5 Qualities Found in Excellent Mentors – HR Bartender

A drawing depicting the number five representing the top 5 traits of a mentor

Estimated reading time: 3 minutes

A few weeks ago, I posted an article on “How to find a prompt”. It’s not always simple, so I hope you check it out.

I believe finding the right person to be a mentor is central to a mentoring relationship. The other piece is being a good mentor. Honestly, I think a lot of people are asked to be someone’s mentor and they’re so flattered by the request that they say “Yes!” Without thinking about what’s involved (sounds familiar to anyone?).

I have compiled a list of things a good mentor should have. Use this list in two ways. First, if you’re thinking of becoming someone’s mentor, ask yourself “Can I do these things? And are they any good?”. And if you’re asking someone to be a mentor, ask the question, “Can he do these things?” And do you think they will?

  1. time management. Being a mentor means giving someone your time. You know your schedule. Do you have time to do this? Because if you don’t, it’s not fair that you say yes and then constantly reschedule or simply don’t show up.
  1. Knowledge and skills. You are asked to be a mentor for a reason. It may be due to your expertise in a particular field. Or it may depend on your work experience. Mentors should be comfortable sharing their knowledge and skills.
  1. Communicate and listen. Being a mentor means listening and sharing. This could be in person or online. This may also be done orally or in writing. It also means responding with both empathy and enthusiasm.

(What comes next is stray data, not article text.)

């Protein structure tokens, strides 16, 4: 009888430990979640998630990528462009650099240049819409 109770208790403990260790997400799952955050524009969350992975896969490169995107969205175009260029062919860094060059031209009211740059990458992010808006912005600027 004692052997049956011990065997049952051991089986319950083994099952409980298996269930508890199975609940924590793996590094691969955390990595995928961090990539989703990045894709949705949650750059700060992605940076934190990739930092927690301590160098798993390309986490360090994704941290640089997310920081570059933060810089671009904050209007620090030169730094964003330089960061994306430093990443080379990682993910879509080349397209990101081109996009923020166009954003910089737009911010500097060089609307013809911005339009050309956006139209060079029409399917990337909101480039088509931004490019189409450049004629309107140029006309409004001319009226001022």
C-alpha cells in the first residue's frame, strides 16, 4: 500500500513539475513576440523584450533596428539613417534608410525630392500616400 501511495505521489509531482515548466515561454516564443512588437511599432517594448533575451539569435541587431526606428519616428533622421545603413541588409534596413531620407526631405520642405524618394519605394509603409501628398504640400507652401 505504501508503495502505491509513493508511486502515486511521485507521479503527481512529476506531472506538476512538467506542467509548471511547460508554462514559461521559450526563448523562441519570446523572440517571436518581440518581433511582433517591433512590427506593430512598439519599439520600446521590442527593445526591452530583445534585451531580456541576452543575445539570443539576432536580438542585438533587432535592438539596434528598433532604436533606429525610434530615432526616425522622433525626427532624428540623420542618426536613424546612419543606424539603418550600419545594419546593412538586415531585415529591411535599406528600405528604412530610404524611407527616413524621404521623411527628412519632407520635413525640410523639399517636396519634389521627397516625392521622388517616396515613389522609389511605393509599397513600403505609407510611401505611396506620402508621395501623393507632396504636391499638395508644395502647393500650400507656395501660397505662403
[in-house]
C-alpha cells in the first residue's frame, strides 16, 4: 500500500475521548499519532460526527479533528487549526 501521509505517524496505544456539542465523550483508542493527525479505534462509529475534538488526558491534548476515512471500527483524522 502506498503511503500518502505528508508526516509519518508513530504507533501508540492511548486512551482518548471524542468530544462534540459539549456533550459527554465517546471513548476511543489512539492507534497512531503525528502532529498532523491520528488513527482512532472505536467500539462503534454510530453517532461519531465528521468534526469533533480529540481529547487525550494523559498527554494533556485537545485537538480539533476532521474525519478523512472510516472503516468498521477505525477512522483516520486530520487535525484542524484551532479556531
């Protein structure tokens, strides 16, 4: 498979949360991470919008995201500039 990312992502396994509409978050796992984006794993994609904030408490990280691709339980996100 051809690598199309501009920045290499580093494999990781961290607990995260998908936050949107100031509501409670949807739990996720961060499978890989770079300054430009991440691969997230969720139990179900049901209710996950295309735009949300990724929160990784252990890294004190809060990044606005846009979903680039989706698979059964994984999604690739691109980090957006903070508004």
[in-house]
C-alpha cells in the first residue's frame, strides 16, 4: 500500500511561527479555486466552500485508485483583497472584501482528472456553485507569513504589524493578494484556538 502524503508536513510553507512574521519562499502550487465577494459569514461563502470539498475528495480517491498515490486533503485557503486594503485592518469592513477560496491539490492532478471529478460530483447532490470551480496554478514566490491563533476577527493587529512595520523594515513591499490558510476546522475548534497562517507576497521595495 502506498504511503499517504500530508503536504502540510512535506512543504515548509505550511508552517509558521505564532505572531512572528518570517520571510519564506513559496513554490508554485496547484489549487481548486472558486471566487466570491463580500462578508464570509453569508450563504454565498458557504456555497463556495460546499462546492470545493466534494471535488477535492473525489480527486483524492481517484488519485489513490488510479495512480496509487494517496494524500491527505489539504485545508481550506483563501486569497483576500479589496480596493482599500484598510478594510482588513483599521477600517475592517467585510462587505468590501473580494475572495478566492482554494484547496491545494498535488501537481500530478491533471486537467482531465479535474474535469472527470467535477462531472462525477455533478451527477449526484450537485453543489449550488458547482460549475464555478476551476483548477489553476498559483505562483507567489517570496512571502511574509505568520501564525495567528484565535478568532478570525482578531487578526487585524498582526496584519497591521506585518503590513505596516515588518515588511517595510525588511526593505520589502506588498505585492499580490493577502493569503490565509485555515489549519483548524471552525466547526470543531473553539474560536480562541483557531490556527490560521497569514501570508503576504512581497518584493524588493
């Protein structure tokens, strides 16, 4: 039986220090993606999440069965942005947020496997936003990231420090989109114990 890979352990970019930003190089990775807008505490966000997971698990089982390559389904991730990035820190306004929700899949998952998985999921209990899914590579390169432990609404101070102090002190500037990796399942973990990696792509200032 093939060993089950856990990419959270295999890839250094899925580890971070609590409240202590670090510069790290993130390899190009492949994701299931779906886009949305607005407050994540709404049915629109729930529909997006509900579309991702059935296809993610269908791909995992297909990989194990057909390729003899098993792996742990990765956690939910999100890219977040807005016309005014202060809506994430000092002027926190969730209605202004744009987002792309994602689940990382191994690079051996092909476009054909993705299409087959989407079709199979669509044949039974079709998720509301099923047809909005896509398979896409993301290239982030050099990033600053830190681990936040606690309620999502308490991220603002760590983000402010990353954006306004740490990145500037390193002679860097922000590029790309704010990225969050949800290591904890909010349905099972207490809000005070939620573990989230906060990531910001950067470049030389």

1. Honesty and trust. Super mentors are people you can trust. Not only with the information the trainee shares with them but also trusted to give good feedback. One of the reasons someone looks for a mentor is because they need someone who will provide direct, honest feedback.
  1. Open and non-judgmental. Being a mentor does not mean “judging” the mentee. It’s about listening and giving feedback. It’s okay not to agree on everything. If you find that you disagree more than you agree, you may need to reconsider the purpose of the relationship. But mentoring is about creating an open dialogue.

Orientation is a great activity. Not only do you feel great sharing your experience and knowledge with others, you also get to learn a lot along the way. But this will only happen if the mentoring relationship is built on the right foundation.

Mentors come and go throughout our personal and professional lives. If you have to miss out, that’s okay. It’s better to say “Now is not a good time” or “I can say if we redefine expectations…” than to say “Yes” and not get the full benefit – to you or the trainee.

According to MentorCliq, 92% of all US Fortune 500 companies have mentorship programs and 100% of the top 50 Fortune 500 companies are in the US. Mentoring is an incredibly popular activity because it works. This is why it is worth the time to learn how to do it well.

Photo taken by Charlene Luby while exploring the streets of Seattle, Washington

5 Qualities Job Found In Excellent Mentors – HR Waiter Appeared First On Both Hours Legs.

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